Neighbours wary of Danish voters' move to the right

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The Independent Online

A lurch to the political right in Denmark provoked alarm among its neighbours on Wednesday because members of the incoming government have issued anti-immigration pledges.

After an unexpectedly visceral election campaign swept the Social Democrats from power, the prime ministers of Sweden and Norway expressed concern at the xenophobic drift of Danish politics. The new coalition will be led by Anders Fogh Rasmussen, the leader of the Venstre, or Liberal Party, but will call on the support of conservatives and of the far-right Danish People's Party, led by Pia Kjaersgaard.

Ms Kjaersgaard, who has a long record of opposition to immigration and declared a "holy war" on Islam after 11 September, will not have a cabinet post. Mr Fogh Rasmussen has said, though, that he will accept the parliamentary support of her party, which now has the third-highest number of seats.

Denmark's stance on immigration comes within eight months of it taking over the European Union's rotating presidency and could be an acute embarrassment. Last year 14 EU nations took political sanctions against Austria when Jörg Haider's far-right Freedom Party joined the government.

The centre-piece election pledge of the Danish Liberal Party was a promise to make immigrants wait seven years before becoming eligible for payments from the generous welfare system. Observers say that implementing this consistently with national law and international obligations is the coalition's first test.

Yesterday the implications of the vote were felt throughout the region. Goran Persson, Sweden's Social Democratic Prime Minister, said: "It's clear I'm worried. We now see a centre-right government which will be forced to prop itself up with anti-foreigner ideas."

Kjell Magne Bondevik, the Norwegian Prime Minister, said aspects of the Danish campaign had "caused concern. I hope and believe Denmark will still follow a humane refugee and immigration policy."

The scale of the defeat was a stinging rebuff to the outgoing Prime Minister, Poul Nyrup Rasmussen (no relation to his successor), the EU's longest-serving premier, who held office for nine years.

His opponents tapped into boredom with the government. But the most striking aspect of the campaign was the extent to which even centre parties jumped on the anti-immigration bandwagon. One of the Liberal Party's advertisements focused on a rape case after which the immigrant offenders received relatively light sentences. The picture showed the young men leaving the court house under the caption: "It's time for a change".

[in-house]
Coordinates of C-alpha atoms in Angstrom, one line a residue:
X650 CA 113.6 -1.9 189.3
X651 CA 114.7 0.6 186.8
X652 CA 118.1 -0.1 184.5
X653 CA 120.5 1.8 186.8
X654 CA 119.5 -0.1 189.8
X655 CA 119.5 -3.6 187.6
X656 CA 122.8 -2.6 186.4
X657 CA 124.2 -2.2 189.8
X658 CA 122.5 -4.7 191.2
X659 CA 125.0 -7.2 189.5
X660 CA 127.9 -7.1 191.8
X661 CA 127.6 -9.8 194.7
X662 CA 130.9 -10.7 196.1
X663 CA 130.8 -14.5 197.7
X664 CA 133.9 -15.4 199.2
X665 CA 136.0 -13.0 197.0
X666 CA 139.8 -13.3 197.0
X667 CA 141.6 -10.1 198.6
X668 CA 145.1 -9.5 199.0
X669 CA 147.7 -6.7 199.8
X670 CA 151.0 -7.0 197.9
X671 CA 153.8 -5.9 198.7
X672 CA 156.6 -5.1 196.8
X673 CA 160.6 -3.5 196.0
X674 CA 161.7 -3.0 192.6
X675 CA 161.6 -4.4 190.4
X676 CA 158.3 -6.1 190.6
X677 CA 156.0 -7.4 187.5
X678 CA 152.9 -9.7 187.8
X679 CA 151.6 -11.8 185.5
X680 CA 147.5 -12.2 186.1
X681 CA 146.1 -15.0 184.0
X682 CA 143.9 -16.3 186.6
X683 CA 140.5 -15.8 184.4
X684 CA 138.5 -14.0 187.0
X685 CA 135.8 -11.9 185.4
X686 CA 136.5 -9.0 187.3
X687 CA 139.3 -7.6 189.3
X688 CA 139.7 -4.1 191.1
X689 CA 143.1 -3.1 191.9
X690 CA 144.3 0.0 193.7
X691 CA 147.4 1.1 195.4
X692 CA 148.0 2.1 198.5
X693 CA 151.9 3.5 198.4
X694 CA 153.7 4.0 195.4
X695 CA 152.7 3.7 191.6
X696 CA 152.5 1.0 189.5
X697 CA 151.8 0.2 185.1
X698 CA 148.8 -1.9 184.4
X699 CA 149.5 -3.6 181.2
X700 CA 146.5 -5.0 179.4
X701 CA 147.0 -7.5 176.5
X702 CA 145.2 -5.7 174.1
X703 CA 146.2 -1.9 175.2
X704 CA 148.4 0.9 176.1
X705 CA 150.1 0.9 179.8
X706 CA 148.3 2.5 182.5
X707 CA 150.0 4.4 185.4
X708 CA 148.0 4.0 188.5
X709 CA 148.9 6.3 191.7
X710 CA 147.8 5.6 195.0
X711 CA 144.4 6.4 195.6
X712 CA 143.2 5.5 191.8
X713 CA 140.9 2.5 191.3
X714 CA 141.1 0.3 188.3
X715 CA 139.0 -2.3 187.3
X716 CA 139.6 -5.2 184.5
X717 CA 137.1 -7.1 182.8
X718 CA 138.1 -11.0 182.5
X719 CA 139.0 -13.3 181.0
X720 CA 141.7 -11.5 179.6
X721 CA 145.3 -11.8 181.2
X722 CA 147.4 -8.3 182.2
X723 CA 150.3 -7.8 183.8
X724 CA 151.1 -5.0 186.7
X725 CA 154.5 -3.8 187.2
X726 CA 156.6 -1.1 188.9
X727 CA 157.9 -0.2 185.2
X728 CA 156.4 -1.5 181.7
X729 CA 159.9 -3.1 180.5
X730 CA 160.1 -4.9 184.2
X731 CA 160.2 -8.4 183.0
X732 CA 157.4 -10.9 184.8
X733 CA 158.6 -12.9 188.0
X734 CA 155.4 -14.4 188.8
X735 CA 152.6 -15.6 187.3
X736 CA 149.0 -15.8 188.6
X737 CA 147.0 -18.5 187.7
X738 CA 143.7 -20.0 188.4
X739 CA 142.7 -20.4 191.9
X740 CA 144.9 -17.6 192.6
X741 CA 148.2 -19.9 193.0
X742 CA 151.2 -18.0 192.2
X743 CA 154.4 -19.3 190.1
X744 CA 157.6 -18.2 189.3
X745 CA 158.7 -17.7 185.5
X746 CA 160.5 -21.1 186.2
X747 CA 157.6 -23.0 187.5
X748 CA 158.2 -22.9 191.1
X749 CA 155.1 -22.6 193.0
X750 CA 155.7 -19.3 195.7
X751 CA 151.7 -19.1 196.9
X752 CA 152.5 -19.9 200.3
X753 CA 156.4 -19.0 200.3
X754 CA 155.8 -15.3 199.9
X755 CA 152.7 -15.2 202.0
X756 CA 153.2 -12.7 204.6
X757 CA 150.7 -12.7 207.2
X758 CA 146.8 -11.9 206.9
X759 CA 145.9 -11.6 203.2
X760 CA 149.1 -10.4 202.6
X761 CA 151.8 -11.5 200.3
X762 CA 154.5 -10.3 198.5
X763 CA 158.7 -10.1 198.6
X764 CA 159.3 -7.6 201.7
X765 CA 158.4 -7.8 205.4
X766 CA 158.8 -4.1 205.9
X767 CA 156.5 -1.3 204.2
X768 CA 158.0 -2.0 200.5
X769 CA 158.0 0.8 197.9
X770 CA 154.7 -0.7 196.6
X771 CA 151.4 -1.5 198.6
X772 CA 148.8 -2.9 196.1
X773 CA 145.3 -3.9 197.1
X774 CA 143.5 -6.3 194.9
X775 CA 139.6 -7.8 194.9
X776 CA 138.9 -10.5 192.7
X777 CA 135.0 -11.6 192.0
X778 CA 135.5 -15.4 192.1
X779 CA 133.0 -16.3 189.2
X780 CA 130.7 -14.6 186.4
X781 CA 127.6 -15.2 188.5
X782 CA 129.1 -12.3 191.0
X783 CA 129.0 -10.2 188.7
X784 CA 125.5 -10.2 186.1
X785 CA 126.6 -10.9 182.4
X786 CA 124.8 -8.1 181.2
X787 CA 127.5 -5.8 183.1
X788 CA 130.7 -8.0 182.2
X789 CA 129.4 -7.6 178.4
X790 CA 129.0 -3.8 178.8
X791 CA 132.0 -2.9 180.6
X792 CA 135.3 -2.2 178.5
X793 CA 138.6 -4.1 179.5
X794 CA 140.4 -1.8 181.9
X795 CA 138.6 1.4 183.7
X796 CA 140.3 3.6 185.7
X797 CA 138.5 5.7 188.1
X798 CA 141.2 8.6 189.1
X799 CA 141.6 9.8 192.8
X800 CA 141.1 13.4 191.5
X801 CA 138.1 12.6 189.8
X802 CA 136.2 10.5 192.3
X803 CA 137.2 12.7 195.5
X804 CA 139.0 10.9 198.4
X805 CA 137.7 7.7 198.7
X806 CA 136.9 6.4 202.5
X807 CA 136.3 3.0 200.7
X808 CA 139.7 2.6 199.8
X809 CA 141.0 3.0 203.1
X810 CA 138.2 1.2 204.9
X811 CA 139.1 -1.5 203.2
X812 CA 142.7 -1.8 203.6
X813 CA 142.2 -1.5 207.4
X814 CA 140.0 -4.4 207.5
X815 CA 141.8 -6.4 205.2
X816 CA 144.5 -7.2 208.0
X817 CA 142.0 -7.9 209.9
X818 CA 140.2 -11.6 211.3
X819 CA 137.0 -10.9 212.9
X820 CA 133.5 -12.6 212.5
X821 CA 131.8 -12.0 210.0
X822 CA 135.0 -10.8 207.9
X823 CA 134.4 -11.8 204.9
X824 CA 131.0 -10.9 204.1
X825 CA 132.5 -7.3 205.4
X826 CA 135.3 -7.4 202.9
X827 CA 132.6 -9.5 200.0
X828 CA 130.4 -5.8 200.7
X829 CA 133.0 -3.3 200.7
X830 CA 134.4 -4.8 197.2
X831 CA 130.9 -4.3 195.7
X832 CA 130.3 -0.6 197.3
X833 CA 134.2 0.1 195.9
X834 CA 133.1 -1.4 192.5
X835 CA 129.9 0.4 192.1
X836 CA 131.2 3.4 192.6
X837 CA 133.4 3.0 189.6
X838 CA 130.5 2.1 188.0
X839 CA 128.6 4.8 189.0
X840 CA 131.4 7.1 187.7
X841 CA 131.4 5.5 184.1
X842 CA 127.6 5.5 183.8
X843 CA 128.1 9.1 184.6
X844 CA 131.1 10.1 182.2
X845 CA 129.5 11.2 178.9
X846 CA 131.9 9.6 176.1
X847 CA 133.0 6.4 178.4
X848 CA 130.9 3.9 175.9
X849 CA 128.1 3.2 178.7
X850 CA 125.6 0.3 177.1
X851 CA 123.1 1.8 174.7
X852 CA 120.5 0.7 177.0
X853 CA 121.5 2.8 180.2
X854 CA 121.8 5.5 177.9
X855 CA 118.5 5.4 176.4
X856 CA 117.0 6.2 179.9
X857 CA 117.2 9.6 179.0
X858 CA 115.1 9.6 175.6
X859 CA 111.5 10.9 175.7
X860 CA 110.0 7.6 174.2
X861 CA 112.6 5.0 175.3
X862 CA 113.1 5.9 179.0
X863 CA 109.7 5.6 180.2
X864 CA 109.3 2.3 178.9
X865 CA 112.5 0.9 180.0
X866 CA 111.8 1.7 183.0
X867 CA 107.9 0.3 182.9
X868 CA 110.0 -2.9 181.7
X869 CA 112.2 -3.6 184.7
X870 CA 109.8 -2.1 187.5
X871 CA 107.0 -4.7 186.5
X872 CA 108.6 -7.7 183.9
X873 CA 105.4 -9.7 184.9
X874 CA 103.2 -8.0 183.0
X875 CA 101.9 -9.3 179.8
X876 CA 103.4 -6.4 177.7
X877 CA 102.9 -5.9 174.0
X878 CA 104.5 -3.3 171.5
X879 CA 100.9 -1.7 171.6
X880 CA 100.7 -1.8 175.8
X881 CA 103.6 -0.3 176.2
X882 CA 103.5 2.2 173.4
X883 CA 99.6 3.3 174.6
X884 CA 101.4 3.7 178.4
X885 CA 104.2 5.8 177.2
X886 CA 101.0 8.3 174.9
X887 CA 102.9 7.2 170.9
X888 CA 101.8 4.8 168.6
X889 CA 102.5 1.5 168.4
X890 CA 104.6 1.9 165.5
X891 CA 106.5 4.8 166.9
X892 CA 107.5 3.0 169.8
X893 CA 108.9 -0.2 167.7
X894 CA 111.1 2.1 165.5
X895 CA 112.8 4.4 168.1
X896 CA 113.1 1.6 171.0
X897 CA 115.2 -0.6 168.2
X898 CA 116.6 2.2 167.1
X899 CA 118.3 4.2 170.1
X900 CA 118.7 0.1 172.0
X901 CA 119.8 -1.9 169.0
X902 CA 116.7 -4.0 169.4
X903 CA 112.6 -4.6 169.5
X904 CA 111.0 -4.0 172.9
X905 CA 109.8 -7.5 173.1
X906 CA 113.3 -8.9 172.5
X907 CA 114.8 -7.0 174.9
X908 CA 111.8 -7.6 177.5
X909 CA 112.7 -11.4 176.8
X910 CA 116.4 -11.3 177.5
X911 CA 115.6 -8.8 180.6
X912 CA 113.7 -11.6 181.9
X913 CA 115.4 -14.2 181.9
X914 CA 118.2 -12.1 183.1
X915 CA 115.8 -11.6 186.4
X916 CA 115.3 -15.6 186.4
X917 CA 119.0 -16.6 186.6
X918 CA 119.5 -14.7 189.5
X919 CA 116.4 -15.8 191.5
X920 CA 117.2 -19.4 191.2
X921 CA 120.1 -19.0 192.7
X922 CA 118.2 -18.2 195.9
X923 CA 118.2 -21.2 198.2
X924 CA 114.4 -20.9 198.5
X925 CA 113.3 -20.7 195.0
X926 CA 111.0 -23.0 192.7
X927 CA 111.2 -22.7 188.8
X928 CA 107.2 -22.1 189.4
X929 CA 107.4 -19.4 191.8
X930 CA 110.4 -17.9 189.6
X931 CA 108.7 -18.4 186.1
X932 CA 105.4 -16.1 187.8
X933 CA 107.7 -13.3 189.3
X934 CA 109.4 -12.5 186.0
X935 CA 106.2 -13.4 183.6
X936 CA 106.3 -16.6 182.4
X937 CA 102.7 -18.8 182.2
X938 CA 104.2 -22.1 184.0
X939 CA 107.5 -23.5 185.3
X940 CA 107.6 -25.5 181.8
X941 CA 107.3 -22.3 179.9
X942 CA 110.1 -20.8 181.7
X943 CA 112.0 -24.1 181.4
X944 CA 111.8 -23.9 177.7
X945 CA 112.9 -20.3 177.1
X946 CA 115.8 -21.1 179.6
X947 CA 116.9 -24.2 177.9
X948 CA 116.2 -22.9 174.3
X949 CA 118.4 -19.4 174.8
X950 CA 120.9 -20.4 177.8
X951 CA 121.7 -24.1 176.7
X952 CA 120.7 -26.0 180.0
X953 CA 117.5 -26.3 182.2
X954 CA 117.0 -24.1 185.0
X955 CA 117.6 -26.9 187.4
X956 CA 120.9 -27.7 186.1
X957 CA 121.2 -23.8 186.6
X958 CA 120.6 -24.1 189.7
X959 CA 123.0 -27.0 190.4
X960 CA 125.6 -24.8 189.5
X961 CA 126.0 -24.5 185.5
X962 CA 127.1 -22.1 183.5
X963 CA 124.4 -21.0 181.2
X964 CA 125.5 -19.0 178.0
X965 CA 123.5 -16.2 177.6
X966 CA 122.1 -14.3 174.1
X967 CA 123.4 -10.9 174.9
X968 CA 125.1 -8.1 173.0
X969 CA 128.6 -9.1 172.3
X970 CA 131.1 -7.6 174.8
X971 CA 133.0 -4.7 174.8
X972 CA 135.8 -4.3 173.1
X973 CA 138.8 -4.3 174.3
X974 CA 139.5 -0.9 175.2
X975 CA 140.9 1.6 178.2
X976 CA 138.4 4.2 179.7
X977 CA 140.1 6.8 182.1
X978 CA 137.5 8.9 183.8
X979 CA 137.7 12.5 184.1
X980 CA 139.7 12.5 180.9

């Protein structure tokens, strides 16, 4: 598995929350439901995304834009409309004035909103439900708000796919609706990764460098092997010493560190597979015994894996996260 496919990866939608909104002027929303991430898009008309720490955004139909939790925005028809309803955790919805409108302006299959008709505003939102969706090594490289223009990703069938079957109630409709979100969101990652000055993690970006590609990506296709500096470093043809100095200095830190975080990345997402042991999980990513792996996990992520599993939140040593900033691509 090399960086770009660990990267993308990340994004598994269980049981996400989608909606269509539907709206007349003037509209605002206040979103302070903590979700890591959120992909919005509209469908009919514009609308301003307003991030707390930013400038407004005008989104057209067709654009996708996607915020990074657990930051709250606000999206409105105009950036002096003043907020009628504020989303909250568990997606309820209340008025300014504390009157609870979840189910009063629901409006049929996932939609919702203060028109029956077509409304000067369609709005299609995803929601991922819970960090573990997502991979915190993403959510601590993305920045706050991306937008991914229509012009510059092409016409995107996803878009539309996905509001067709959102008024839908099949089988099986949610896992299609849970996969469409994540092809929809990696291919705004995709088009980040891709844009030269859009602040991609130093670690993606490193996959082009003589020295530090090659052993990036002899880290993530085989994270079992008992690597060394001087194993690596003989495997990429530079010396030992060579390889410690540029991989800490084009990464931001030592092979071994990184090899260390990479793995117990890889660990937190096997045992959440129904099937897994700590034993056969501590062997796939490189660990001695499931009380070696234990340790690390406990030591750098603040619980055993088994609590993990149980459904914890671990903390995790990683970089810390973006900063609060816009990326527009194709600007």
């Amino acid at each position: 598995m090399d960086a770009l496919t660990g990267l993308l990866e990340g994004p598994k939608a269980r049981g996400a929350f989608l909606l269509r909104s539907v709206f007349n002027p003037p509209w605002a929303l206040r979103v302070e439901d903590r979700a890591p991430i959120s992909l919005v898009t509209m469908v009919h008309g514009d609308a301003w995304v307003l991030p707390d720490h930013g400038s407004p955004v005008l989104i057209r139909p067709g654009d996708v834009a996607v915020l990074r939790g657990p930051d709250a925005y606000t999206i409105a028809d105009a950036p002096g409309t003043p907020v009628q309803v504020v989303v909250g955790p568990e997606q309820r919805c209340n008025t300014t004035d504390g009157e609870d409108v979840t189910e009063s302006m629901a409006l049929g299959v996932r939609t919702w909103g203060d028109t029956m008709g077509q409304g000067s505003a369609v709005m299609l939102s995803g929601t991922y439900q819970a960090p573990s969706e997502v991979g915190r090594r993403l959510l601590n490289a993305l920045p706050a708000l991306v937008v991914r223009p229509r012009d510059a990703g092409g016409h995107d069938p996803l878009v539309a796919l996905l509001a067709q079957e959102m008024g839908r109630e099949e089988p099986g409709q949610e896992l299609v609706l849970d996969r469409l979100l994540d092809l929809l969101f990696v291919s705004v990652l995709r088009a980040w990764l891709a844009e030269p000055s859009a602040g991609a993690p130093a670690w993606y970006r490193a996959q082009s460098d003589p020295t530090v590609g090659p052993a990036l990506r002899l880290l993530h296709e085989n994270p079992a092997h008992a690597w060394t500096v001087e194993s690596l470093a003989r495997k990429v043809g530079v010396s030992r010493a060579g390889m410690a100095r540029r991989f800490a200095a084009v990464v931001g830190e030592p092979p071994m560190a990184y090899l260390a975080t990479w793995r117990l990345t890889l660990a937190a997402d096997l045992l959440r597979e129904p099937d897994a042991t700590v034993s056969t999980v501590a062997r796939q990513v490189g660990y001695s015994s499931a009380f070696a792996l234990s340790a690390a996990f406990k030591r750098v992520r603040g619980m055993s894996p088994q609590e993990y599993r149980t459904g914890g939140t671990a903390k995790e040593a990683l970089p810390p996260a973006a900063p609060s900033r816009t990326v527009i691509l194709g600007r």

A focus of the campaign was the right of relatives of immigrants and political asylum- seekers to enter Denmark, as politicians competed to establish their hardline credentials.

Mr Fogh Rasmussen called for tighter limits for asylum- seekers and refugees, while Mr Nyrup Rasmussen claimed that Denmark's rules were already the toughest in Europe. Ms Kjaersgaard, who once said she crossed the street when she met a Muslim, exploited increased fears of immigrants, arguing: "Islam, with the fundamentalist tendencies we have seen, must be combated." The prosperous nation of 5.3 million people halted open immigration in 1973 and has a lower proportion of ethnic minorities than most EU nations.

Lykke Friis, senior research fellow at the Danish Institute of International Affairs, said: "What happened was that the big parties, the Social Demo-crats and the Liberals, tried to take over some of the rhetoric of the Danish People's Party." Professor Ole Borre, of Aarhus University, compared the situation to that of Austria. He argued: "There is a hypnotic concern with immigration issues in Denmark, which we haven't seen anywhere else, except from Austria."

Mr Nyrup Rasmussen called the election after polls showed an improvement in his rating because of his leadership since 11 September. Mr Fogh Rasmussen's bloc won 98 seats compared with 77 for Mr Nyrup Rasmussen's grouping. The Social Democrats trailed the Liberals in numbers of seats for the first time since 1920.

Political analysts say the political direction of the new government will not be universally conservative. Mr Fogh Rasmussen has promised to improve the welfare state and peg taxes – and presented cuts in immigrants' benefits as a way of squaring the circle.

Paradoxically, Denmark also elected its first MP of immigrant extraction. Naser Khader, 38, who has a Syrian background, said: "It is a great victory for me and for the integration policy in Denmark. It sends a signal that Denmark is not solely xenophobic."